Renewable Energy: Big Future for Tiny Pellets?

Renewable Energy: Big Future for Tiny Pellets?
Heating with wood pellets has become increasingly prominent in recent years due to cost-effectiveness, the availability of funding programs, and its image as a climate-friendly energy source. What is next for the mighty pellet?

When most people think of renewable energy, they usually imagine vast fields of solar panels and powerful wind turbines. However, an increasing number of basements in Europe also hide another kind of renewable energy source which shouldn’t be so easily overlooked. In Germany, wood pellets are made from 90% sawdust, which comes as the by-products of the logging industry, and 10% comes from non-usable forest residue. Thus, given sustainable forestry practices, wood pellets are a renewable energy source that quite literally grows on trees.

Europe as a whole accounts for around half of the world’s pellet demand and production. Furthermore, with around 3.5 million tons produced per year, Germany is by far the market leader in the production of wood pellets in the European market. Numerous pellet plants generate the energy for pellet production themselves by burning wood by-products such as bark. The result is a fuel source, which has been almost 20% cheaper than heating oil and natural gas over the past ten years. Adding to their attractiveness, producing a ton of pellets only releases about 30 kg of CO2 – a miniscule amount.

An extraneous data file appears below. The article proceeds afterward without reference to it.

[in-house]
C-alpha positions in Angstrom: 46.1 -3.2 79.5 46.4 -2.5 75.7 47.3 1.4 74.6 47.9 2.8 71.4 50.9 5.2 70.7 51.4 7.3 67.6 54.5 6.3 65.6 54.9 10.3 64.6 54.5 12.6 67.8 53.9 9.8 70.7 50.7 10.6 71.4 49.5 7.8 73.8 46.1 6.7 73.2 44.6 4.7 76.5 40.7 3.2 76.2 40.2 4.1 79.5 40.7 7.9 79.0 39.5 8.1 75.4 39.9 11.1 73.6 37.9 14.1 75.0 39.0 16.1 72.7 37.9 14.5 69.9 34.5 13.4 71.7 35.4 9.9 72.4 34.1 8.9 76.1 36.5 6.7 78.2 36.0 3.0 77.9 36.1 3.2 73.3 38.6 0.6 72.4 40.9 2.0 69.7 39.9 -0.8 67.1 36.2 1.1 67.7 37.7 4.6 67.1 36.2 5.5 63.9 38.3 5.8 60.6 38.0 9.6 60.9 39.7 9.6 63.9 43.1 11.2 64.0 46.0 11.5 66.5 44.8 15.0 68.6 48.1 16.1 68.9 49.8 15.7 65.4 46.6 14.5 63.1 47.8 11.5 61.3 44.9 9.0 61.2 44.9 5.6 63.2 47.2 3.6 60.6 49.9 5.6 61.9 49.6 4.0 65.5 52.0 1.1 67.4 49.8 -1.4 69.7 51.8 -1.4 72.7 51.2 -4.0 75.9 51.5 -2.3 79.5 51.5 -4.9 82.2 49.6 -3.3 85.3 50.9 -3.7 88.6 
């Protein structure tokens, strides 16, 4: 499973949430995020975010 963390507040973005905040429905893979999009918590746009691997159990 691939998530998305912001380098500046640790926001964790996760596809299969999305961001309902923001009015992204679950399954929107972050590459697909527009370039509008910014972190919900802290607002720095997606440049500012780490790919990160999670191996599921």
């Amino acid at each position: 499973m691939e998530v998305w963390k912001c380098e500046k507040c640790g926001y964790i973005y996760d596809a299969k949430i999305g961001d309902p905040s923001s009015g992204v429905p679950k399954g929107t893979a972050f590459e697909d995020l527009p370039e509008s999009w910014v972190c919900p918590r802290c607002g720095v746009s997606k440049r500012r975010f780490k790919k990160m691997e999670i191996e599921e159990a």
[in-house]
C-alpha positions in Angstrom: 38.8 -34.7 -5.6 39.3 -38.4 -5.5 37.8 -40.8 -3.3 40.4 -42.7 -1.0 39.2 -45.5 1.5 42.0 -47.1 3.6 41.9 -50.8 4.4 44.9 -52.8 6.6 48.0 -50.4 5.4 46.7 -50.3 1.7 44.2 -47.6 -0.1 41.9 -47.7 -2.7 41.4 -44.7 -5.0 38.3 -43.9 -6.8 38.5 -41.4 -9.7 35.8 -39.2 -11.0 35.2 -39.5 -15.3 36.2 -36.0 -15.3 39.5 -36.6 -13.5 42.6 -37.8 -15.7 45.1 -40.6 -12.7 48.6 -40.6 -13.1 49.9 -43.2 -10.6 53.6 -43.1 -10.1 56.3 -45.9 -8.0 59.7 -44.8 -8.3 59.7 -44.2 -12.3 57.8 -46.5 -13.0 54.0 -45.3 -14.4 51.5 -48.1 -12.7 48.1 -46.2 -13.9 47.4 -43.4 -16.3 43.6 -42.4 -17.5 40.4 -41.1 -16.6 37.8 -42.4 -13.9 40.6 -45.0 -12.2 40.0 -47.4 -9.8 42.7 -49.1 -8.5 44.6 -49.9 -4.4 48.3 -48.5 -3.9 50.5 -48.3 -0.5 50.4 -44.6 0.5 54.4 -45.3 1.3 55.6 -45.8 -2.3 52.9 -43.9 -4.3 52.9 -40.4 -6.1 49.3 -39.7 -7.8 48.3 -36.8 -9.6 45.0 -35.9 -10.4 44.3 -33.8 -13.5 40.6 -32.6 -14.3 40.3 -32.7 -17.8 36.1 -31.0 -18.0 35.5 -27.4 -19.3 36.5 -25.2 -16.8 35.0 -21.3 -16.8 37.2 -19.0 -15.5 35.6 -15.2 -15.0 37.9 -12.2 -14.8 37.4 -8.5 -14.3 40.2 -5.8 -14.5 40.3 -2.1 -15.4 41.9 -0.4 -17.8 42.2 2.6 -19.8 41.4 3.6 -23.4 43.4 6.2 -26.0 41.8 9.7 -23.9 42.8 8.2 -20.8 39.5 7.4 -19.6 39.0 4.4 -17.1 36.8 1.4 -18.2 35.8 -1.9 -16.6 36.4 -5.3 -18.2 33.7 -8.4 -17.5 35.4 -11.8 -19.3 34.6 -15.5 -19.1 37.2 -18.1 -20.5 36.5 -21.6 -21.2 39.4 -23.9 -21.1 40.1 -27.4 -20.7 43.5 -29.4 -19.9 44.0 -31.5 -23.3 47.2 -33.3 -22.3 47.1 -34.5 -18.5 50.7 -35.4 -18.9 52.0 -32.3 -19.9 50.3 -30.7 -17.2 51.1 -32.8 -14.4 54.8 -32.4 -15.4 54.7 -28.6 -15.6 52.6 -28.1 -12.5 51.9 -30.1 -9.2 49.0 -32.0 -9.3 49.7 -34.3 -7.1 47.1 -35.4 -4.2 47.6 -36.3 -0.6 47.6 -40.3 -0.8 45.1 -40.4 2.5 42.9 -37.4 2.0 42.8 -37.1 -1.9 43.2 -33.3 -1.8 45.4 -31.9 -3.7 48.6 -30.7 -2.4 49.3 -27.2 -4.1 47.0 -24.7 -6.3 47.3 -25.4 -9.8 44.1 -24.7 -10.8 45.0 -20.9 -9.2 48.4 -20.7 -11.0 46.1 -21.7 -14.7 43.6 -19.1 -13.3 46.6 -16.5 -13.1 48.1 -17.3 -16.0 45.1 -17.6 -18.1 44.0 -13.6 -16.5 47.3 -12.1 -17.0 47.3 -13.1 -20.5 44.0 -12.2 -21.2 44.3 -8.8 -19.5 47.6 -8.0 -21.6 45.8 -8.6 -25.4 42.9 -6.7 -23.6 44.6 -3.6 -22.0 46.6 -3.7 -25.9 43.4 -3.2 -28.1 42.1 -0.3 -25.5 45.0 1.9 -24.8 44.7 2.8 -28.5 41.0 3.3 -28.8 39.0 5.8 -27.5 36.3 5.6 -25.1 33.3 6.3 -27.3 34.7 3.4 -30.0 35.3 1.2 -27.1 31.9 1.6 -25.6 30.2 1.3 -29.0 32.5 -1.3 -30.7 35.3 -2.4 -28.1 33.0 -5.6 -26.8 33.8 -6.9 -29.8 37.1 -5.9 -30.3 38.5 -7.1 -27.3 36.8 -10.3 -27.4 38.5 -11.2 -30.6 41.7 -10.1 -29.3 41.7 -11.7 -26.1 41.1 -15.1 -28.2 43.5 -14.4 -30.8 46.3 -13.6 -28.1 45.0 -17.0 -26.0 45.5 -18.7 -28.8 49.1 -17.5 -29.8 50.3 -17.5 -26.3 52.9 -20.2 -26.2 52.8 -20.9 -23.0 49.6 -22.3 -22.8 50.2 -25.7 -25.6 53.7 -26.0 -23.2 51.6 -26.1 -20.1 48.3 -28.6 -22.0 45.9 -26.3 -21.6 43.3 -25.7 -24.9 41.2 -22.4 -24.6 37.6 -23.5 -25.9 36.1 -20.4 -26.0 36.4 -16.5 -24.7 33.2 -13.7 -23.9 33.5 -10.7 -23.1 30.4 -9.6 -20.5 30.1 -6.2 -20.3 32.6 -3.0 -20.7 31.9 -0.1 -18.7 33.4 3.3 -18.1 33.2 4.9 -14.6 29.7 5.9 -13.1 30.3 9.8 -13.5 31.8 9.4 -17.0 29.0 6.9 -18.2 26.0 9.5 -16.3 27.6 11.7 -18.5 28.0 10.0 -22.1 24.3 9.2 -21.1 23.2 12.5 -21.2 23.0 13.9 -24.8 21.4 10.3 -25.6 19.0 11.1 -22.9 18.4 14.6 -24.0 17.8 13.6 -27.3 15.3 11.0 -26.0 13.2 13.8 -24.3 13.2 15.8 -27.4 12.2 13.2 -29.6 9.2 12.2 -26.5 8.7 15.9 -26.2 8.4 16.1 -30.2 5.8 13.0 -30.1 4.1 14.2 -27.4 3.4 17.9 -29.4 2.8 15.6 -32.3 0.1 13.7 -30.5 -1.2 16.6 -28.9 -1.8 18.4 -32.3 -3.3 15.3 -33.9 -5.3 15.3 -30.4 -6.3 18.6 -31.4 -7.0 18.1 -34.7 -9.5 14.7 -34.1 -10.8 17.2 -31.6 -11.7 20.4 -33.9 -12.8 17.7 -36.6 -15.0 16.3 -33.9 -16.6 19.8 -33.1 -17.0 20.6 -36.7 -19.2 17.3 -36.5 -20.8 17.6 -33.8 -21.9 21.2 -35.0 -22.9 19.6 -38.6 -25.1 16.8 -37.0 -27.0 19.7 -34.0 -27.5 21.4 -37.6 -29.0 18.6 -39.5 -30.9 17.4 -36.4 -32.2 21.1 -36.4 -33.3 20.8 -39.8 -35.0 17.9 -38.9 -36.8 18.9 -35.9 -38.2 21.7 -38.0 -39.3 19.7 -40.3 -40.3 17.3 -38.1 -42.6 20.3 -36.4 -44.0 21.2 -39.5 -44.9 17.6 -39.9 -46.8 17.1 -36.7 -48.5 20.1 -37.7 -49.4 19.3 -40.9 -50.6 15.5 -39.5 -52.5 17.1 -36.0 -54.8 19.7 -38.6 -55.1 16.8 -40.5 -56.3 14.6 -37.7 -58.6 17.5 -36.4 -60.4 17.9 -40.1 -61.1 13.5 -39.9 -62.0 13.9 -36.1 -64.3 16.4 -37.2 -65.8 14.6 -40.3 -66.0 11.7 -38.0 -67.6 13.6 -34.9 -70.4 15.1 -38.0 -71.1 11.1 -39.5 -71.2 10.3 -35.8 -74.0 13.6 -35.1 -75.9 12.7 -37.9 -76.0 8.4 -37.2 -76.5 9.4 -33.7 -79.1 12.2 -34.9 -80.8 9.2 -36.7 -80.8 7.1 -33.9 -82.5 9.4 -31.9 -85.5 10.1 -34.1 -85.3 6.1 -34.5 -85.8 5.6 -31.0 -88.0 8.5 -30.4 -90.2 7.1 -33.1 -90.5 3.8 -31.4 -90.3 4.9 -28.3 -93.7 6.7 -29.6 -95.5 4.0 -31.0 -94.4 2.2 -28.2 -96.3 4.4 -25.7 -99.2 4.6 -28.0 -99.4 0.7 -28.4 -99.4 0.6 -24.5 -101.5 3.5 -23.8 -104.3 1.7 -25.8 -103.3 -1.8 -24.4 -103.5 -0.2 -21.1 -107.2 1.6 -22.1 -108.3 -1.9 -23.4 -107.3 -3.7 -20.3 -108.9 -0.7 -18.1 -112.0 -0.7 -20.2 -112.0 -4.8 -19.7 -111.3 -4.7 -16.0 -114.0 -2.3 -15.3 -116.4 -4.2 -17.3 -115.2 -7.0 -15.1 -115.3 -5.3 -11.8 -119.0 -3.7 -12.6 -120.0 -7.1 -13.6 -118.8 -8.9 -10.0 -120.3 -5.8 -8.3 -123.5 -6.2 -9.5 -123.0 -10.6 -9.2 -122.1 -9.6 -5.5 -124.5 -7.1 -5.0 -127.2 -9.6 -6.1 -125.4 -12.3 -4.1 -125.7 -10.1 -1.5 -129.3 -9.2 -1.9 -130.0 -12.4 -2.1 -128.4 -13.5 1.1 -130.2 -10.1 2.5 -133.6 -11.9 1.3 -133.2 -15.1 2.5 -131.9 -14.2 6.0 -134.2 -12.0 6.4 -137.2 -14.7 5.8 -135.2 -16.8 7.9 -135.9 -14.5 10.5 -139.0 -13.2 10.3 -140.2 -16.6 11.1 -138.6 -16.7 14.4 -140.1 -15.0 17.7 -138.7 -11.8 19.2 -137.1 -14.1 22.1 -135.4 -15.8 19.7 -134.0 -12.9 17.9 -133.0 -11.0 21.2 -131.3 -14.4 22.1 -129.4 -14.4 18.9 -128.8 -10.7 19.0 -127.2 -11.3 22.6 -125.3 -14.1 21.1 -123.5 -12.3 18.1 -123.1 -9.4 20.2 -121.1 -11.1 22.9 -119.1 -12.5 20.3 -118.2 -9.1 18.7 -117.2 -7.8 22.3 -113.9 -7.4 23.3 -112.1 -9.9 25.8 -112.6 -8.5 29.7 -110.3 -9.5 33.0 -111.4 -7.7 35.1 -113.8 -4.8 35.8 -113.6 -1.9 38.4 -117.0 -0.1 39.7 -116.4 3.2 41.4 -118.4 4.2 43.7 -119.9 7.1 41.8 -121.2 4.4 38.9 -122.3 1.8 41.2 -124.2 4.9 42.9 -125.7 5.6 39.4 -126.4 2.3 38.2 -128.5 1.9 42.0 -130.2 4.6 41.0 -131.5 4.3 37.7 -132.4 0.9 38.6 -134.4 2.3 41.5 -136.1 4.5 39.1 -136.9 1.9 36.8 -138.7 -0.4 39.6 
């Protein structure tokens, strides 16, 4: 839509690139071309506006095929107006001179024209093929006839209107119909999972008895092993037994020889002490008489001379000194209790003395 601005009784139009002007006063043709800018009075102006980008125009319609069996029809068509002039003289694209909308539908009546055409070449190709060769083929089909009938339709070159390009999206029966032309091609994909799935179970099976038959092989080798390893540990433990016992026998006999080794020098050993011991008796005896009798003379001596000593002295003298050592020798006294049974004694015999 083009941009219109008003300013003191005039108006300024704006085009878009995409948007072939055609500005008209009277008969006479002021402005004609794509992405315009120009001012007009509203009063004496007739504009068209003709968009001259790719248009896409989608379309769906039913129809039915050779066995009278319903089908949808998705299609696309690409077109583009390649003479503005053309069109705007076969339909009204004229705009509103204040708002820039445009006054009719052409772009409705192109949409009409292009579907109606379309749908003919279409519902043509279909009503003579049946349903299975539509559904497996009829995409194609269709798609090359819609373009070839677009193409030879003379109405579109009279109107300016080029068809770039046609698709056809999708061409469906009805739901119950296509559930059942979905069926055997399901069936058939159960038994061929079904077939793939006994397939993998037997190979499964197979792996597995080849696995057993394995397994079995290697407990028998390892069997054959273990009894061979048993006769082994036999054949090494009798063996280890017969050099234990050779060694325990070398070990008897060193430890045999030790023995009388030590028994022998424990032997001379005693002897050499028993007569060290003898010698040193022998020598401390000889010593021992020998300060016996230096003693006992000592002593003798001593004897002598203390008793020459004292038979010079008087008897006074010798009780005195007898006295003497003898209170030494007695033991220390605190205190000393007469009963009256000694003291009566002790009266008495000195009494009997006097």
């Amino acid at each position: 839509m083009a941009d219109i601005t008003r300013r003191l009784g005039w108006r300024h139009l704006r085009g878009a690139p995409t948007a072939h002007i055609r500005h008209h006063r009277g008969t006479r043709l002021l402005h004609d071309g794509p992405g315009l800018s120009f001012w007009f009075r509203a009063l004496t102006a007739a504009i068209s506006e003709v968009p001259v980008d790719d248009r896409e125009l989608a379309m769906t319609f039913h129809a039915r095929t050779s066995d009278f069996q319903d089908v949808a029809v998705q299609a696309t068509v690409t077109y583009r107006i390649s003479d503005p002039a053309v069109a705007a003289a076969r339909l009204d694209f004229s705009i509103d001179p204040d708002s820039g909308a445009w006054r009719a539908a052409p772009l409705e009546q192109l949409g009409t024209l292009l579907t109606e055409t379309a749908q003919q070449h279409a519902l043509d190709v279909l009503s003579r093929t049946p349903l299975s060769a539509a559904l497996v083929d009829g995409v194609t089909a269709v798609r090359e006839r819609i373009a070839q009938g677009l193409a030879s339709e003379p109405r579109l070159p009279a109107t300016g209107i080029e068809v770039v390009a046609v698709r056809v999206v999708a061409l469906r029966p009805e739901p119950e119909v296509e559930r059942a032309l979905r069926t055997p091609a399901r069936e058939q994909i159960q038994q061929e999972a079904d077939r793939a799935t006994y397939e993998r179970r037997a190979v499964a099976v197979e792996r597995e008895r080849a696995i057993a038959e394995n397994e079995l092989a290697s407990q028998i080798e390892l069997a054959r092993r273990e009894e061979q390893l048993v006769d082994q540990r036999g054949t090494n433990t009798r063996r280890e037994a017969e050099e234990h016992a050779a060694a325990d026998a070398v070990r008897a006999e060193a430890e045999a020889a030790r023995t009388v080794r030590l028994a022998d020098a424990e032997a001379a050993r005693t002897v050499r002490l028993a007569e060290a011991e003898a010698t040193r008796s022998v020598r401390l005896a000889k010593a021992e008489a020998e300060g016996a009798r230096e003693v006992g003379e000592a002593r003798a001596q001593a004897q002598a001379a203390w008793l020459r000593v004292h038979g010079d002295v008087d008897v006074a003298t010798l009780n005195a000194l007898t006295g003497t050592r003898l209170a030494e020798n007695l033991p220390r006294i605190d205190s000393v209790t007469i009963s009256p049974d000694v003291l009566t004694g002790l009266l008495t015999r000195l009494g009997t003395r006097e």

Contrary to popular belief, pellets are not only suitable for small-scale energy needs. For example, the Drax Power Station in the UK – formerly a coal plant – now produces over 10% of the country’s renewable energy by burning over 6 million tons of pellets per year. A similar project to refurbish a coal plant in Wilhelmshaven is currently ongoing in Germany.
Despite these advantages, the role of pellets in the European energy mix of tomorrow is surprisingly uncertain. While many view pellets positively, others are much more skeptical due to controversies over fine particle pollution, deforestation, and raw material supply. There is only so much sawdust from the logging industry to go around – once this well dries up, one might have to turn to imports from forest-rich countries.

Nevertheless, in Germany, heating one’s home with a new and efficient pellet stove is still subsidized if combined with a heat pump, undoubtedly a strong stopgap solution until the green energy revolution finally triumphs.

Thus, at least in the near future, pellets will continue to reliably heat millions of homes across Europe at a fair price.

Are you interested in further information?
Please do not hesitate to contact us:

Dr. Thorsten Böhn
Phone number +49 6201 9915 79,

Dr. Isabelle Symonds
Phone number +49 6201 9915 10,

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